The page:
The Convoluted Universe: Book Four by Dolores Cannon:
In this mind-blowing work, we learn that not all people are souls striving to evolve and grow. Some people are just backdrop in order to create the illusion for those on the path. So what is the path that all religions talk about? It's simple, it's about learning to love each other and ourselves, unconditionally. That's it. Or as the Beatles once sang, 'all you need is love'. That's the Law of One Edgar Cayce was always talking about. The Atlanteans forgot it and so they destroyed themselves.
"Stargate SG-1: Meridian (#5.21)" (2002):
http://www.gateworld.net/wiki/Oma_Desala http://www.gateworld.net/sg1/s5/521.shtmlsee also: http://geoff.livejournal.com/118186.html
Oma Desala: [talking about ascension] Many roads lead to the great path. Only the willing will find their way.
Dr. Daniel Jackson: Okay, well I'm willing. So let's go. I mean, you know, do your thing. Glow me.
Oma Desala: The Universe is vast and we are so small. There is really only one thing we can ever truly control.
Dr. Daniel Jackson: What's that?
Oma Desala: Whether we are good or evil.
http://dissenter.firedoglake.com/2013/06/29/glenn-greenwalds-speech-to-the-socialism-conference-with-transcript http://www.guardian.co.uk/commentisfree/2013/jun/29/speech-nsa-snowden-journalism http://www.guardian.co.uk/profile/glenn-greenwald http://twitter.com/ggreenwald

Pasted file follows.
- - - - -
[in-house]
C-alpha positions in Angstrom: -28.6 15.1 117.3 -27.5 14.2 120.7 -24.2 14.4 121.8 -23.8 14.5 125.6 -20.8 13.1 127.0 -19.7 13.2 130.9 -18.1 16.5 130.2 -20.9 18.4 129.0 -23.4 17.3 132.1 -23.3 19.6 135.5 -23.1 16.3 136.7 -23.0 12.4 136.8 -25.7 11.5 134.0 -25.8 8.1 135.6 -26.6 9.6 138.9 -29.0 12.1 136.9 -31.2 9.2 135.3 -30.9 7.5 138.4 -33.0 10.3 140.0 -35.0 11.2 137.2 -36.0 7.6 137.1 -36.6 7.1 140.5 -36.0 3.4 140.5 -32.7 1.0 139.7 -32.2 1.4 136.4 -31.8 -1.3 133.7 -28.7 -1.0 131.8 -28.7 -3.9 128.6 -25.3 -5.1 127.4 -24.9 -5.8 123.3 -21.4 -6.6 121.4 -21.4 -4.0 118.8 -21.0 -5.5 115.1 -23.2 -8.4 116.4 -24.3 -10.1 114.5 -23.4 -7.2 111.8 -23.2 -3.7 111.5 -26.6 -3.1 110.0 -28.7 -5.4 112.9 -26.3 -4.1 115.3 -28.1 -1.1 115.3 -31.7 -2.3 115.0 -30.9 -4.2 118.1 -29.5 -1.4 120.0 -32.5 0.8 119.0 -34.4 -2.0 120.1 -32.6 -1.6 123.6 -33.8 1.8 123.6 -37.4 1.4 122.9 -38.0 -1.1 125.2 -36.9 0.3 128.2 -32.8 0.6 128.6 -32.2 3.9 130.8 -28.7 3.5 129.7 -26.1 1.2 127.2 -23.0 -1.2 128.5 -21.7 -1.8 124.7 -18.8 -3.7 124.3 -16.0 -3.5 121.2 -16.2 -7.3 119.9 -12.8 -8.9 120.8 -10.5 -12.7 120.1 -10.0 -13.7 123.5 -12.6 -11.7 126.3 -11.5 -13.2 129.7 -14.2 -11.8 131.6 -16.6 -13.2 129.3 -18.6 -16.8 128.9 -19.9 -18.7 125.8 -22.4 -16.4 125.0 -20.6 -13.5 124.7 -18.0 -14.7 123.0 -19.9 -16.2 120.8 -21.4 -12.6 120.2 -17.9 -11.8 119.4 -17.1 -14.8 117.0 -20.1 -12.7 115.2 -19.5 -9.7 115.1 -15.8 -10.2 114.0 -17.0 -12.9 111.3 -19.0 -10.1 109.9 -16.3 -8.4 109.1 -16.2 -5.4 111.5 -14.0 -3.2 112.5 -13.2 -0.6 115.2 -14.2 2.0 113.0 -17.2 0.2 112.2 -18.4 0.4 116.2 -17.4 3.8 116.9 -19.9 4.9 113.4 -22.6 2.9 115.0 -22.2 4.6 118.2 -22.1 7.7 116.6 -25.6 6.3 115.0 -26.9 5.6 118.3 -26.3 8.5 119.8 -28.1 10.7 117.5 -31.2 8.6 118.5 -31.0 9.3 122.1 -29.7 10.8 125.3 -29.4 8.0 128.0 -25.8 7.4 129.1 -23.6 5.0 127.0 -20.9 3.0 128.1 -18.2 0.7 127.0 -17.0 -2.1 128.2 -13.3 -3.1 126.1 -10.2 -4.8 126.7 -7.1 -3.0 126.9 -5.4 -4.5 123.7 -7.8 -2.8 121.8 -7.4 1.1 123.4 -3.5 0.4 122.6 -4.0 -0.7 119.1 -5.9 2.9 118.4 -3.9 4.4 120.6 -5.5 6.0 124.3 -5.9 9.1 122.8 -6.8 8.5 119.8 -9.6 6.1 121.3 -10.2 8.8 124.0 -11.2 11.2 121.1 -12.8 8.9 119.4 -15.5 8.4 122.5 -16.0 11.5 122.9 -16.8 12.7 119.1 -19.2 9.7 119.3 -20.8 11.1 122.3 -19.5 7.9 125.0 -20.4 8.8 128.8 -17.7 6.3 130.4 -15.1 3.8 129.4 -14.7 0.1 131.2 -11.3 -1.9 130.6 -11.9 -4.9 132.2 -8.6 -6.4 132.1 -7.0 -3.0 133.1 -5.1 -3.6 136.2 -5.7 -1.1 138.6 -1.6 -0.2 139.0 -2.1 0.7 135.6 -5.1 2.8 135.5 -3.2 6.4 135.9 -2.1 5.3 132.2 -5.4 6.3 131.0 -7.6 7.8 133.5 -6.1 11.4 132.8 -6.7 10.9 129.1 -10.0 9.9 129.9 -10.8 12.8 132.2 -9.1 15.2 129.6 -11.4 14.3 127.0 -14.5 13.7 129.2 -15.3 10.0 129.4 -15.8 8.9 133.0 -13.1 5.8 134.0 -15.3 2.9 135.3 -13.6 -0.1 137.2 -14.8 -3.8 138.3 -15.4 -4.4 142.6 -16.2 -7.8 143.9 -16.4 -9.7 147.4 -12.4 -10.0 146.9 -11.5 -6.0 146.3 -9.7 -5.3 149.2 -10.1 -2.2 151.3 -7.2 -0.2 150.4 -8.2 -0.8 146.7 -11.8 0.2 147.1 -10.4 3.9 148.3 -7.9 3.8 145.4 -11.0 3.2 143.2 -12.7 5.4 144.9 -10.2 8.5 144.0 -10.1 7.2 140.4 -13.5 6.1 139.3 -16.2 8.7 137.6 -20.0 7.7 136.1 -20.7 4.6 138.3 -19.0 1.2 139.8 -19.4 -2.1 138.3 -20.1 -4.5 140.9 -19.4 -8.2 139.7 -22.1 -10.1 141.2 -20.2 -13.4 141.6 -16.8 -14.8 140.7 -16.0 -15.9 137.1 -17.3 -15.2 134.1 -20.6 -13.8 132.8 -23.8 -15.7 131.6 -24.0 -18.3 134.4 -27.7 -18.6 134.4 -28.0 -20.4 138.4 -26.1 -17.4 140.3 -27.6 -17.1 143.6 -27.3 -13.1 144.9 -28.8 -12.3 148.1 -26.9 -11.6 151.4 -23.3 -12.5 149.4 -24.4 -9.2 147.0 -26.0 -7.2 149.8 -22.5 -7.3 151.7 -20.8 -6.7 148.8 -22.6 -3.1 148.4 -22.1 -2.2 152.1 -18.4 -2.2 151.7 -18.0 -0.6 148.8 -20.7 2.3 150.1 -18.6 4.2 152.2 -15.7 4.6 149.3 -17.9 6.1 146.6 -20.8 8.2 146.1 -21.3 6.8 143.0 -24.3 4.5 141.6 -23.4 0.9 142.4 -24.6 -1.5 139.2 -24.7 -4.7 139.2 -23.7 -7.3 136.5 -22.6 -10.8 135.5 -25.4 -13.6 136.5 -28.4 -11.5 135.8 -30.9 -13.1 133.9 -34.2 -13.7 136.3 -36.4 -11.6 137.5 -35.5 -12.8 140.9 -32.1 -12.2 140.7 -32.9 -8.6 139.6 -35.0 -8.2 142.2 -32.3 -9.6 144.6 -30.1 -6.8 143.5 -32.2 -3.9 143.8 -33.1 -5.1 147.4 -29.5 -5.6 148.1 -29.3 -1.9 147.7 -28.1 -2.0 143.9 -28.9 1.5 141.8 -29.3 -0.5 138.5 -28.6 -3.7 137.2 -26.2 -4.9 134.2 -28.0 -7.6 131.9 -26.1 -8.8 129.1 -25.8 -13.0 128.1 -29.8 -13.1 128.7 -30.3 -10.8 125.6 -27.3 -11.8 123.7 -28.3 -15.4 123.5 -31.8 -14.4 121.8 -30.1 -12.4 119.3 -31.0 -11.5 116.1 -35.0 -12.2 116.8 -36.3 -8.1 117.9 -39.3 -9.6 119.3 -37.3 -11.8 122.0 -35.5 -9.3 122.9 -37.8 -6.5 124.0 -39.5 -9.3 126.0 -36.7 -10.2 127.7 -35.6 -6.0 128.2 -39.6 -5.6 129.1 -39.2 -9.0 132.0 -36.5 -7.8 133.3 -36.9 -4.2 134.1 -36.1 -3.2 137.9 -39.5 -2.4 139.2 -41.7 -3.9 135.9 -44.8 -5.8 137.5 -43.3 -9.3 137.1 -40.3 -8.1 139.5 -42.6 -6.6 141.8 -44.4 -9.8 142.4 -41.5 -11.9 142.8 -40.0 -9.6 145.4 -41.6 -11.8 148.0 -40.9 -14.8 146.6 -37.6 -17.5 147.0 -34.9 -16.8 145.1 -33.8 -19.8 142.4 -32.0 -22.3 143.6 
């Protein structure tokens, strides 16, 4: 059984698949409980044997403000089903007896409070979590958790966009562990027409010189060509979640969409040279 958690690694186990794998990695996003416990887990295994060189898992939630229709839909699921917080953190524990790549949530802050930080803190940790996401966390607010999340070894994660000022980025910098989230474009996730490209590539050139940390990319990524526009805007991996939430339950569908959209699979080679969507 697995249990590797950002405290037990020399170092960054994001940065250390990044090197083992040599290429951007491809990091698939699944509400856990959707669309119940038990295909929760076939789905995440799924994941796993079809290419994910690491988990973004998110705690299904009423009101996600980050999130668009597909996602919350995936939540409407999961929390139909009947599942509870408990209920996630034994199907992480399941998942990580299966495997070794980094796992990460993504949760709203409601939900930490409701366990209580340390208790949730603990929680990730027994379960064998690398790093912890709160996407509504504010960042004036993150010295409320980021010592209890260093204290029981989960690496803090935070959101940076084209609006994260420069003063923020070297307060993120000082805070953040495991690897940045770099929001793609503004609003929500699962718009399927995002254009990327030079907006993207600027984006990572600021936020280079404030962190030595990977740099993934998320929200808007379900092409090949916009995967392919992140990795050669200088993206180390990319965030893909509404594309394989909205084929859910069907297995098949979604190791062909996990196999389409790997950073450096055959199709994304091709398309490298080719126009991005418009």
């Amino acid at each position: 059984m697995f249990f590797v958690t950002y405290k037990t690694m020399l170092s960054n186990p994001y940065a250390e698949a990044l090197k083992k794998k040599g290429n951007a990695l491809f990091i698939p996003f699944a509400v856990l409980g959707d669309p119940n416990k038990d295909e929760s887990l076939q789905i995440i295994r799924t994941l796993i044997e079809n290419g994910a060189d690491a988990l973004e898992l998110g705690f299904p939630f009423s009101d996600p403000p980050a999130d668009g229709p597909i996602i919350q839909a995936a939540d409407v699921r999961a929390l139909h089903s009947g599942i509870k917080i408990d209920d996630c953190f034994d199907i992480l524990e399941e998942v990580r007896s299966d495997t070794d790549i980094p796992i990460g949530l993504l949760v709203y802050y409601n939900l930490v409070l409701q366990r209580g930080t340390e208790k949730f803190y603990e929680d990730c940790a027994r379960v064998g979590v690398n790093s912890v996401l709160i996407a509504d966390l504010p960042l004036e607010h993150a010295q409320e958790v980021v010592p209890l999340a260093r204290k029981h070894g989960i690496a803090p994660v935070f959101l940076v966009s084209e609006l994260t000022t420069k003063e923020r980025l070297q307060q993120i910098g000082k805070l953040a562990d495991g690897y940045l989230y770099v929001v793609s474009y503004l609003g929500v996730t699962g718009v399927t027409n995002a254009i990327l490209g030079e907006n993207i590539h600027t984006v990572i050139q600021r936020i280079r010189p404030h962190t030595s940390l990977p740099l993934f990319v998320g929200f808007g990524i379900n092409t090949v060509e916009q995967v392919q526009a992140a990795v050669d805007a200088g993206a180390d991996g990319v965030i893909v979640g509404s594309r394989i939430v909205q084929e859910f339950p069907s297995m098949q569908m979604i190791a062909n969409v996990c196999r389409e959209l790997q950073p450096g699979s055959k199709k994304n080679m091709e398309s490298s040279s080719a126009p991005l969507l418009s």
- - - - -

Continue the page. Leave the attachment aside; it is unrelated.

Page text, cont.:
At the annual Socialism Conference in Chicago last night, The Guardian’s Glenn Greenwald delivered a speech where he talked about connecting and meeting National Security Agency whistleblower Edward Snowden for the first time. He spoke about being surprised by how he was young and how his resolve and conviction about revealing the inner workings of the NSA inspired him to be courageous and go out and report on documents he was given over the next three to four months.
Greenwald addressed how the NSA revelations have not only exposed the surveillance state of the United States but also the corruption and moral rot of American establishment journalism. He also left the audience with a message about not being afraid of the “climate of fear” the US government wishes to impose on those who would dare to challenge their power.
Below is a transcript of the part of the speech after he gave an introduction and warm-up, where he praised journalist Jeremy Scahill, who introduced him, and mentioned some of the things he thought about before deciding to sit in a chair at a desk for the speech.
… I would be remiss before I began if I didn’t acknowledge an extremely prestigious award that we at The Guardian received yesterday for the journalism that we’ve been doing in publishing the NSA stories. A lot of journalists and editors and the like have debates about what the most prestigious journalism award is—Is it a Polk Award? Or a Peabody? Or a Pulitzer? Those are definitely all prestigious awards, but I actually think the one we got yesterday is a significant level above them all. And I am very humbled and honored to have received this award.
The US Army announced yesterday that it was blocking access at all Army facilities across the world to the Guardian website in response to the NSA stories. And apparently the soldiers in the Army are old enough and mature enough to risk their lives to fight in wars but not mature enough to read news articles that the rest of the world is reading. But the reason I say that that’s flattering and I mean it. That is very flattering—is because I’ve long looked at journalism through this prism that defines the two polar opposites of what I consider journalism to be...
Maybe The World Will Change After All: